An Auburn-based company that runs four of the eight medical marijuana dispensaries in Maine fired back at its extraction partner Wednesday by filing a complaint in Cumberland County Superior Court.
Wellness Connection of Maine filed the 33-page civil action seeking an unspecified amount of damages for breach of contract against CanWell, a company that extracts products for edible marijuana and that has operations in Maine.
Wellness Connection, which filed the lawsuit as Northeast Patients Group, claimed that CanWell did not perform extractions up to contract expectations.
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For its part, CanWell filed a 51-page “ demand for arbitration” on Aug. 21 naming Wellness Connection, along with its majority investor Acreage Holdings of New York, in a breach of contract dispute. It was filed in Kent County Superior Court in Rhode Island.
CanWell claimed, among other things, that Acreage and Wellness Connection breached a long-standing contract by terminating it July 12. The company said Wellness Connection owes it upward of $650,000 in product royalties and has not paid anything in 2019.
A large part of the disagreement is over CanWell’s yields for extracting THC from marijuana plants.
The CanWell filing said that Wellness Connection CEO Patricia Rosi in January 2019 expressed displeasure with CanWell’s yields. She reportedly said the yields were less than 40 percent. Wellness Connection’s yield targets were 85 percent to 90 percent. According to CanWell, Acreage said the yield disparity resulted in losses of $14 million for Wellness Connection.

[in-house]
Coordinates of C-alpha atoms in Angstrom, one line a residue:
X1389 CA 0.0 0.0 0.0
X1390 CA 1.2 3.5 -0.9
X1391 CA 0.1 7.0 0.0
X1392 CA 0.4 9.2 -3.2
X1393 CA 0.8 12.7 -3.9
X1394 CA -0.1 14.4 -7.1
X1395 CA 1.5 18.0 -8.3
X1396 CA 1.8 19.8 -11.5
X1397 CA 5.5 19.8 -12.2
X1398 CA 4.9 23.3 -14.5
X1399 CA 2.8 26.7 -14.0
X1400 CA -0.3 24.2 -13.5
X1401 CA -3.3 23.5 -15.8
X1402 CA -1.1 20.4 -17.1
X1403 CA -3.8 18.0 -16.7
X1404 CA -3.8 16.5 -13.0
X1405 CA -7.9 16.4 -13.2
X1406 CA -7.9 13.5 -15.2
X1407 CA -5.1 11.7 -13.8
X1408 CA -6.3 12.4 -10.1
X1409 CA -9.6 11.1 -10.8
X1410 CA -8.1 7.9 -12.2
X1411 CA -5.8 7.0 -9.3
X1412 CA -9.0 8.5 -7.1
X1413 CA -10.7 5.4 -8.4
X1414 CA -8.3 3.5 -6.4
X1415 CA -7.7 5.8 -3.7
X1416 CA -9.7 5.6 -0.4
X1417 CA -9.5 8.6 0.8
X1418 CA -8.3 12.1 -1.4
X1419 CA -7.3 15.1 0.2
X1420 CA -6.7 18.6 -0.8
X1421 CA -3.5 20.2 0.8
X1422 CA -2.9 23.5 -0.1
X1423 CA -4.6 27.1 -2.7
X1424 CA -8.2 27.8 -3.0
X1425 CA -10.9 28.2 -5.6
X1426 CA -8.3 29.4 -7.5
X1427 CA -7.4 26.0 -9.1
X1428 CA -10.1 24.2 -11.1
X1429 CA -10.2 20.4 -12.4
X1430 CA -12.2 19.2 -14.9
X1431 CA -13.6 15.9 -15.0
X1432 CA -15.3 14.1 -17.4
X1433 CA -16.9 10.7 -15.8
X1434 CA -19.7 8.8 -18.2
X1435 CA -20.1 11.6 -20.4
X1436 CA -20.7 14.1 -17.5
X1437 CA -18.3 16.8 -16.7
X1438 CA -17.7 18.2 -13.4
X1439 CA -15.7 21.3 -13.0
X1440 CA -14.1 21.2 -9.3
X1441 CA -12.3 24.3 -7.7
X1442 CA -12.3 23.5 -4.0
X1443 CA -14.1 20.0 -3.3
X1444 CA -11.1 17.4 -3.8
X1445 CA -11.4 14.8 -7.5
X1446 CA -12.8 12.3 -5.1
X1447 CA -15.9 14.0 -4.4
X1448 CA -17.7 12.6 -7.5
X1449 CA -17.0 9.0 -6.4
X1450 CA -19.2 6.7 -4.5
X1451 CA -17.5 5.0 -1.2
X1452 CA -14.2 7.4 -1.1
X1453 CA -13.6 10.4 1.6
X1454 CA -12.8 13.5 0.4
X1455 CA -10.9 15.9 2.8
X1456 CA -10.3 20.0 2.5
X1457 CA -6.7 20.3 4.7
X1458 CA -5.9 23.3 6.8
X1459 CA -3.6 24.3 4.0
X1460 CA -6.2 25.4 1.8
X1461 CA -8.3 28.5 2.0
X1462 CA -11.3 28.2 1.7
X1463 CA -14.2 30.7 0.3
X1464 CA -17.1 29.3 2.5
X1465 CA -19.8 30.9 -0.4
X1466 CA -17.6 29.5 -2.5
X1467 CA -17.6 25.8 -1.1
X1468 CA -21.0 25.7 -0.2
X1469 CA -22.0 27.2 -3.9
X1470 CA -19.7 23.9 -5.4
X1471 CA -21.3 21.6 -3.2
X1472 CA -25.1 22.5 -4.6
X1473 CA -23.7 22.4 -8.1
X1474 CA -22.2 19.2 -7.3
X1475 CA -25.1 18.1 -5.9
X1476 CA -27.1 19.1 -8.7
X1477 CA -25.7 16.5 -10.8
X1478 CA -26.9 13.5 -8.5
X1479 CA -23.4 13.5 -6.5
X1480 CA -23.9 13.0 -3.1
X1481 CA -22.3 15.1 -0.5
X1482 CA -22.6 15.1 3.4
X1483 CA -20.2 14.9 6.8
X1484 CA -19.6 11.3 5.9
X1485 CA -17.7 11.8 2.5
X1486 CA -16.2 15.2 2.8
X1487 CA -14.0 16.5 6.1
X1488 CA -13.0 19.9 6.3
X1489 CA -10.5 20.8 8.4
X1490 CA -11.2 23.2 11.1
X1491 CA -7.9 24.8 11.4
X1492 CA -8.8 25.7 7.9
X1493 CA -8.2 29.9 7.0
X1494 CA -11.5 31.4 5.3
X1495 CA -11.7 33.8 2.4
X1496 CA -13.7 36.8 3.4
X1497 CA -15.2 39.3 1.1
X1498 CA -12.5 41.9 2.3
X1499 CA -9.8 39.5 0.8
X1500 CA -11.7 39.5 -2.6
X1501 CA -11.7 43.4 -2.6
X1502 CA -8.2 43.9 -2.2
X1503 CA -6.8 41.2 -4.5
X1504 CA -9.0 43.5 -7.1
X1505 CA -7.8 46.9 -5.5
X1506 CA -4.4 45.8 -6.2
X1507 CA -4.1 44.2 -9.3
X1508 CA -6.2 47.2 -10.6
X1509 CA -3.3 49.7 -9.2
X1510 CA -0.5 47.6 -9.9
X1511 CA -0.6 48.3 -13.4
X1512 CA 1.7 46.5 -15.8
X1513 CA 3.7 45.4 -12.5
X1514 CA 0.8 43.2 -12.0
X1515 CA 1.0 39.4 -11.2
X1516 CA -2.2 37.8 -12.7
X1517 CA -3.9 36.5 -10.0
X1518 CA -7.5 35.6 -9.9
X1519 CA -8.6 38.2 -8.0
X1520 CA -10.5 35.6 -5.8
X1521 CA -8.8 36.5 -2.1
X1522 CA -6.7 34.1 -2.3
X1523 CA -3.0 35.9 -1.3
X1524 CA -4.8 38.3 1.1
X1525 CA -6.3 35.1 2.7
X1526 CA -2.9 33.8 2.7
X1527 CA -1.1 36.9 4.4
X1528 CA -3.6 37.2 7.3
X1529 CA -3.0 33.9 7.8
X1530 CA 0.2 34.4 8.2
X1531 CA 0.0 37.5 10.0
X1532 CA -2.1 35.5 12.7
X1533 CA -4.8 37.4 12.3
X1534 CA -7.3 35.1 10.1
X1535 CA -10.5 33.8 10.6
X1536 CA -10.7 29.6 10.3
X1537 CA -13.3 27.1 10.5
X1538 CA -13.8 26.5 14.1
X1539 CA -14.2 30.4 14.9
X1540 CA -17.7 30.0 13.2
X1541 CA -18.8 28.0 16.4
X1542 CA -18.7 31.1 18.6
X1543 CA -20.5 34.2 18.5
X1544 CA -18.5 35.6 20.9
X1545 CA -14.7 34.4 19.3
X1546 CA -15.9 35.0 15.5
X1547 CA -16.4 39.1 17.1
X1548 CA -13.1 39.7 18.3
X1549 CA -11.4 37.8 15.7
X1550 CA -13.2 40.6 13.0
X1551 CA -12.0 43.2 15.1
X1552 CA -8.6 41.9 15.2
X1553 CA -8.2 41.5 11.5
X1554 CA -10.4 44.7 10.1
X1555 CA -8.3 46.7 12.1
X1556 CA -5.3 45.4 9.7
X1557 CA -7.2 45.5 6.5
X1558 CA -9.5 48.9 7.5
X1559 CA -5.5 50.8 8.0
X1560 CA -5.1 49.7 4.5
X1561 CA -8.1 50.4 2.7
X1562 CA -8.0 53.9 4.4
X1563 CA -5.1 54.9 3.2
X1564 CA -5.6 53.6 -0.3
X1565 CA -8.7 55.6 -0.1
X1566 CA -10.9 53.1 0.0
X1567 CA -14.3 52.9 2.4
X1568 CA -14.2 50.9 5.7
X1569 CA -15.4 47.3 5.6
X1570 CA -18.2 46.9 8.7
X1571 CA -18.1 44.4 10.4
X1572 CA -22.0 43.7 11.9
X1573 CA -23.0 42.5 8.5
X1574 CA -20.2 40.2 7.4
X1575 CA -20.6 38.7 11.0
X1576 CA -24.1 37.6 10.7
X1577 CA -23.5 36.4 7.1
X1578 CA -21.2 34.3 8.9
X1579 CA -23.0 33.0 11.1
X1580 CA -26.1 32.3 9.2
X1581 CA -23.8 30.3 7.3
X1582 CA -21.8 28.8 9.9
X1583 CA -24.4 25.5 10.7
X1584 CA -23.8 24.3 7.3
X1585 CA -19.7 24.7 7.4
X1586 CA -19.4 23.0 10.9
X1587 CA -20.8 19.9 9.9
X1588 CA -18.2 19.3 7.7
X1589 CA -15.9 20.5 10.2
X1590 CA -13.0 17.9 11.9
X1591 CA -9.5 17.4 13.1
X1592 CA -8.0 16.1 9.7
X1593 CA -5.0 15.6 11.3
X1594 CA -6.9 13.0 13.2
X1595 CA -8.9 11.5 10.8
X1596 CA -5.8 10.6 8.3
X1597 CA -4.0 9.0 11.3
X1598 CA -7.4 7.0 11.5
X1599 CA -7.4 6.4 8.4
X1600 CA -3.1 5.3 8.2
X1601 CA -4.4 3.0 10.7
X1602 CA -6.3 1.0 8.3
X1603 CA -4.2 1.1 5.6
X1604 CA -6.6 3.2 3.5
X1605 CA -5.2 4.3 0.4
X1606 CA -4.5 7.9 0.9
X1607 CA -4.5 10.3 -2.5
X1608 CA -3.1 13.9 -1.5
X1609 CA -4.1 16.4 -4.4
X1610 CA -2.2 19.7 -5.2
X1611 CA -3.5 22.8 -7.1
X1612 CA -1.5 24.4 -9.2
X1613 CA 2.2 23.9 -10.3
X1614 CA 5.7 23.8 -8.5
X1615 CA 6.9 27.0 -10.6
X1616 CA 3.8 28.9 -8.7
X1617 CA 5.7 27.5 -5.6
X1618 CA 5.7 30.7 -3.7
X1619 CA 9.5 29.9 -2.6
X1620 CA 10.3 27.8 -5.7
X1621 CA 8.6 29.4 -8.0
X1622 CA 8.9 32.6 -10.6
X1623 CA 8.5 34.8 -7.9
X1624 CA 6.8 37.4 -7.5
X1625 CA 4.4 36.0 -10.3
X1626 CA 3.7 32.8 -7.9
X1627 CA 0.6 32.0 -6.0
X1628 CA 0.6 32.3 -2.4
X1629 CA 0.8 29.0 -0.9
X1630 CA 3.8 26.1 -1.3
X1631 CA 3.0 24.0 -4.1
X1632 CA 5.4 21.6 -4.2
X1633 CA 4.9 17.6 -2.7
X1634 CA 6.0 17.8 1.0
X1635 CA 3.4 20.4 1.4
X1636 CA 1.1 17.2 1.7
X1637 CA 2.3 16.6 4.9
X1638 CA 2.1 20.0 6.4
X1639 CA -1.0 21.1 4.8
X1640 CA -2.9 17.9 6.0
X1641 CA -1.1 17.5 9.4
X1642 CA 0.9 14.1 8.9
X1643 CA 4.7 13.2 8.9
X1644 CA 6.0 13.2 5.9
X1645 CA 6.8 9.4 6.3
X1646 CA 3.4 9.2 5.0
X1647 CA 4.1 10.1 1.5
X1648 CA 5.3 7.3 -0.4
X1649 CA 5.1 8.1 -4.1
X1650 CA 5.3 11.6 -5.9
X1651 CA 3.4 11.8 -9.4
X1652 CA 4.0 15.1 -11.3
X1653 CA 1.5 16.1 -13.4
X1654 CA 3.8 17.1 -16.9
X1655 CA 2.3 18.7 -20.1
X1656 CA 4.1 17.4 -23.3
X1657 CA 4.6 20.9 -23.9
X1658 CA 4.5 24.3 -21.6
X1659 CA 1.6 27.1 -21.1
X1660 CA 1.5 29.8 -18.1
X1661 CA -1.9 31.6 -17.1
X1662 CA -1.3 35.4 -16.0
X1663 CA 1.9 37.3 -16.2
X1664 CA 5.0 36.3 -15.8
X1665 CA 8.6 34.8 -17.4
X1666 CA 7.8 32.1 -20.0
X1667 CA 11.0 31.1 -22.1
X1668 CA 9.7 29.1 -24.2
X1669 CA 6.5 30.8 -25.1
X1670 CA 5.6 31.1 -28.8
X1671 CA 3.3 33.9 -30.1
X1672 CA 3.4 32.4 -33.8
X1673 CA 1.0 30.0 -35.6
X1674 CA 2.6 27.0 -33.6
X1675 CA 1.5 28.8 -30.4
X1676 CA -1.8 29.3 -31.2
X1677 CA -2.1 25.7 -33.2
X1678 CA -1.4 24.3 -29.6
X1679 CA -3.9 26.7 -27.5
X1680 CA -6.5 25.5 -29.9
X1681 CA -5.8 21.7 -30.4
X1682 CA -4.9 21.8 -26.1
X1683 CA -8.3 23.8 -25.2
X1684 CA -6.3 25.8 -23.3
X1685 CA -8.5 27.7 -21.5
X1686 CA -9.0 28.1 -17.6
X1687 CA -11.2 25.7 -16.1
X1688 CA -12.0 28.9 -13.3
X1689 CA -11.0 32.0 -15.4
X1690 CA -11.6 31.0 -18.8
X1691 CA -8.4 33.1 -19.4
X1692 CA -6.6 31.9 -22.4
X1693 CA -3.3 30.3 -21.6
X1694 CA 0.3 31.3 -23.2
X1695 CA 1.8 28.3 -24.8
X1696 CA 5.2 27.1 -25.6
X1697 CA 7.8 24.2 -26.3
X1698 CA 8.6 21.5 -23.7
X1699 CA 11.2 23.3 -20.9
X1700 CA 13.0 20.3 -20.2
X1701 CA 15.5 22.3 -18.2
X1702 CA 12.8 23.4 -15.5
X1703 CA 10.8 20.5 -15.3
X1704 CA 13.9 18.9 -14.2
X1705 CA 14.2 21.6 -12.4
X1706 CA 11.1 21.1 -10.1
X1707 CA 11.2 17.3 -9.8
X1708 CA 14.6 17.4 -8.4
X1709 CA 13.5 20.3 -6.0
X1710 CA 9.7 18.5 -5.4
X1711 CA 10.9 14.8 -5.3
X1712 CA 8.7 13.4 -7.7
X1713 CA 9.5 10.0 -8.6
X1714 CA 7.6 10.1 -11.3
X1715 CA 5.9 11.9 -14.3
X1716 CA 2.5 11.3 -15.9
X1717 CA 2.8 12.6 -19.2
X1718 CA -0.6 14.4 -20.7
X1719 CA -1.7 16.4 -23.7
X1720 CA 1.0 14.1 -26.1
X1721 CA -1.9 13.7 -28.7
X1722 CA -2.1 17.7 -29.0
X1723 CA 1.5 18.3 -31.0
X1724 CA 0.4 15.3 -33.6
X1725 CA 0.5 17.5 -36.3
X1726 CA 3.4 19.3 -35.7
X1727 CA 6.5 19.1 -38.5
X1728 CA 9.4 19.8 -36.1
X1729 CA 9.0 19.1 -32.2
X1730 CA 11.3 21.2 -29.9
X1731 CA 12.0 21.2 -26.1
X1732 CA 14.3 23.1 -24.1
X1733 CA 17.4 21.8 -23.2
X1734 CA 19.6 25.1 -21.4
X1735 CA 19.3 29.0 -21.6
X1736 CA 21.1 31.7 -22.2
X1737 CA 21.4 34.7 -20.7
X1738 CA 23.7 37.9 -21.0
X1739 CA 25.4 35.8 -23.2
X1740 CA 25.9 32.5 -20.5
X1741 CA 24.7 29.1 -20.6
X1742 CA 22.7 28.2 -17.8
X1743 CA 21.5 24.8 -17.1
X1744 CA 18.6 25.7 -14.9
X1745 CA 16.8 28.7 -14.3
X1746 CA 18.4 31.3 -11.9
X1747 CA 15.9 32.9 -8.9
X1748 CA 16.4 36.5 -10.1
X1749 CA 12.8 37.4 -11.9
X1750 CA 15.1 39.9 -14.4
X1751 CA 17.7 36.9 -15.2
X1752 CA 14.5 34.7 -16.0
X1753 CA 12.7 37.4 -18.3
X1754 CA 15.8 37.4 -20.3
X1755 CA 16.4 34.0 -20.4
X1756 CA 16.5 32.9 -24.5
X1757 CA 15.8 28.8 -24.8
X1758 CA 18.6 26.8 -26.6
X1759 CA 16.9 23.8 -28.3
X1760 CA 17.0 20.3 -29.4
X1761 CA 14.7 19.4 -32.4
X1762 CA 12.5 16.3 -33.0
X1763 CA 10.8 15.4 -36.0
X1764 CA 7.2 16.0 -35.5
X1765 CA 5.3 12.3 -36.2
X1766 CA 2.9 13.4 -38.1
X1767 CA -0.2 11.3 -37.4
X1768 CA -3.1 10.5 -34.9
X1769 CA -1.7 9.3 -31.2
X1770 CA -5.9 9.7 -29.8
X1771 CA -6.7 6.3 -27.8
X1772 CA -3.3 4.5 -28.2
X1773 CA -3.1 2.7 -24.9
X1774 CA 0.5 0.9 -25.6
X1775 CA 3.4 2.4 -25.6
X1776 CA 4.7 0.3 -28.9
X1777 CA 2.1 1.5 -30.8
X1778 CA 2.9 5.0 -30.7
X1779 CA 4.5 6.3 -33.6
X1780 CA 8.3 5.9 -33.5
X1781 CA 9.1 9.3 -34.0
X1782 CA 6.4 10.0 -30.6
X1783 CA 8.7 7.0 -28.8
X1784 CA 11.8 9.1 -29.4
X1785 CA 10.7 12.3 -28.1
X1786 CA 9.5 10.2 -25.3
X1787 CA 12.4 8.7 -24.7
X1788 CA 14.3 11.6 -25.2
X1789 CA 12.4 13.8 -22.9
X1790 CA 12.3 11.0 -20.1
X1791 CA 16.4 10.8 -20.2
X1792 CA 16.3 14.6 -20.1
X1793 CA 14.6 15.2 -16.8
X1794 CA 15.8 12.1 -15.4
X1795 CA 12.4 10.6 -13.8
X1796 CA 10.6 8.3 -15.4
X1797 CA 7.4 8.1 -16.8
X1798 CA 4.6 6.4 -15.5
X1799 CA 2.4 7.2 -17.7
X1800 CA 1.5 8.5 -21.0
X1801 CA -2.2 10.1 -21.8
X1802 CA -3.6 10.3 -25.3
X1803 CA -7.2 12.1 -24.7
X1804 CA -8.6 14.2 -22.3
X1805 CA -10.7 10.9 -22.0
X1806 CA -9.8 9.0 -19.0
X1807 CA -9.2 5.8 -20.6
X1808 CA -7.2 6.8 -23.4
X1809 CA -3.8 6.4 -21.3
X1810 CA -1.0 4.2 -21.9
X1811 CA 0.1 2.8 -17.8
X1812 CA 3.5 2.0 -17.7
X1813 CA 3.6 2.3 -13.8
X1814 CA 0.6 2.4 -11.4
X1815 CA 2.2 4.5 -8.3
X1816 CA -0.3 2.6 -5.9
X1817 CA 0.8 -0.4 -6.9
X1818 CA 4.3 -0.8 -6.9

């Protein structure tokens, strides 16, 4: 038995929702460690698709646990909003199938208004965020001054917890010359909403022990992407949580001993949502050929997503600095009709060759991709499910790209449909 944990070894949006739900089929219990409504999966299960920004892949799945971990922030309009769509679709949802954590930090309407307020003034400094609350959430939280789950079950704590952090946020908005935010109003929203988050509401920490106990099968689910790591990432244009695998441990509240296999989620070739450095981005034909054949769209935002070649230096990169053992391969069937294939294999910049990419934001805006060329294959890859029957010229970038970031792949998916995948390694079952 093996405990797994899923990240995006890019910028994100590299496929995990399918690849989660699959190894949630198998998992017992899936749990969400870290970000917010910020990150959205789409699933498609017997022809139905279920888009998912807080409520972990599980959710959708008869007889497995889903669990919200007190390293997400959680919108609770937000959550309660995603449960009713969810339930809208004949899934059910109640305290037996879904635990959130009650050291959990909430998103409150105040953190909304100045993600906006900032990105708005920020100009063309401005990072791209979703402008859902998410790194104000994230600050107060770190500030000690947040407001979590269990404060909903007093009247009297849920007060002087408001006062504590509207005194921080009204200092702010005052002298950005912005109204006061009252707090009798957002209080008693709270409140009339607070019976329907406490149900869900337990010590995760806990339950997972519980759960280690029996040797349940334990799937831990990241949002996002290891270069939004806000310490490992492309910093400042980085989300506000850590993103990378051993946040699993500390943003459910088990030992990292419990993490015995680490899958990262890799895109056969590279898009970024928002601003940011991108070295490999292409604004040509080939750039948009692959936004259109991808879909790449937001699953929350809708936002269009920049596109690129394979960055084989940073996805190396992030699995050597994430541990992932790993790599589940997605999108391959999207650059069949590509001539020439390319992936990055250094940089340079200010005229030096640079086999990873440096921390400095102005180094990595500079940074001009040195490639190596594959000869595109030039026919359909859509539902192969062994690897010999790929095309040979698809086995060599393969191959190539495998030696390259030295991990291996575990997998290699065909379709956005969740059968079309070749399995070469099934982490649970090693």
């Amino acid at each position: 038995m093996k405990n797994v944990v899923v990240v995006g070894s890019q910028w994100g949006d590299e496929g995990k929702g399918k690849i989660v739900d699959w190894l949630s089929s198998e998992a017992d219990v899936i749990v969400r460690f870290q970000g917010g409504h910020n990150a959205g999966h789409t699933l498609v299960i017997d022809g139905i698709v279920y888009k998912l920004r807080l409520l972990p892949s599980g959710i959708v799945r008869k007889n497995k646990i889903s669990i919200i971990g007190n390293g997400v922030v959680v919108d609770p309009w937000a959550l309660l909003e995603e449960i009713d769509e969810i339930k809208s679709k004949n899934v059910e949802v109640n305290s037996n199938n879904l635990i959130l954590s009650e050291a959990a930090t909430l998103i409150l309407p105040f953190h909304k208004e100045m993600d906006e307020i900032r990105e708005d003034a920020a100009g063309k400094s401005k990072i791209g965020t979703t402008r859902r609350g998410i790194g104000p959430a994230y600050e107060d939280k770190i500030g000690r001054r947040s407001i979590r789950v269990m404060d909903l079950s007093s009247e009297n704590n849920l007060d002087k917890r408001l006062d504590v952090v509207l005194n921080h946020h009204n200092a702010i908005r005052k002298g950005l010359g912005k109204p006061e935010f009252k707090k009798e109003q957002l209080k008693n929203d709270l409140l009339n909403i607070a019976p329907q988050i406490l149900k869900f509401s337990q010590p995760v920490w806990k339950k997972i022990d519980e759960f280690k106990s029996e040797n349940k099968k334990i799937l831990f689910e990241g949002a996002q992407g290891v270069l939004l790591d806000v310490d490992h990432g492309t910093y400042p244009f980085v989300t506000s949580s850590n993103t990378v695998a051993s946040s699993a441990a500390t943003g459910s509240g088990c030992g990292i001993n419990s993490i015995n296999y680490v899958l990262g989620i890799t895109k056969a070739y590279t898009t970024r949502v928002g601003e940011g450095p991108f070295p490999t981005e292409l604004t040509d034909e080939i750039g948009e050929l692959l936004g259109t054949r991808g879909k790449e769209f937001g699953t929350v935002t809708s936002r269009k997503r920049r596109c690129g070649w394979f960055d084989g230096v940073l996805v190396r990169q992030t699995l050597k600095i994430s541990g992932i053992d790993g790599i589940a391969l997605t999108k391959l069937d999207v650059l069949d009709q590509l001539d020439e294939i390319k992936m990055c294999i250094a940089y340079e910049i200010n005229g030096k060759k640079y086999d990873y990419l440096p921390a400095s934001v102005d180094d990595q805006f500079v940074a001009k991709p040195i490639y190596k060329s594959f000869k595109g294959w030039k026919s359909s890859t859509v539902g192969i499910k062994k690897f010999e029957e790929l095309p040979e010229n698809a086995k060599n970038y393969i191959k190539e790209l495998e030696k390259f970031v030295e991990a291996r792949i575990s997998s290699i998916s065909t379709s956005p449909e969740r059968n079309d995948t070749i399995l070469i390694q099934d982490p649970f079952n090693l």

But in its claim, Wellness Connection blamed CanWell for underperforming and said its process extracted only 20 percent to 30 percent of the THC, the main active ingredient of cannabis.
“Unfortunately, CanWell underperformed in many areas, but specifically, the operating procedures it laid out for us were flawed,” Matt Warner, an attorney representing Wellness Connection, said in a prepared statement. “The procedural flaws caused the equipment to consistently produce incredibly low yields, and caused [Wellness Connection] to lose large quantities of valuable THC.
“Despite multiple attempts to restore the relationship, the vendor eventually refused to cooperate and we were forced to terminate the agreement,” he said.
Wellness Connection entered into a long-term contract with CanWell in 2015 to provide the equipment, industry expertise, standard operating procedures and on-site training so that Wellness Connection employees could extract THC from the cannabis plants.
In its filing, CanWell alleged that the problems lie with Wellness Connections employees.
It blamed high turnover and inexperienced workers at Wellness Connection for the lower than expected yields. CanWell claimed that 20 employees from Wellness Connection’s processing and kitchen departments quit or were fired since Oct. 1, 2015.
But Wellness Connection countered in its complaint, saying, among other things, that CanWell supplied faulty equipment, and did not fully support and update it when the state of Maine implemented new requirements for marijuana extraction facilities, as the contract required.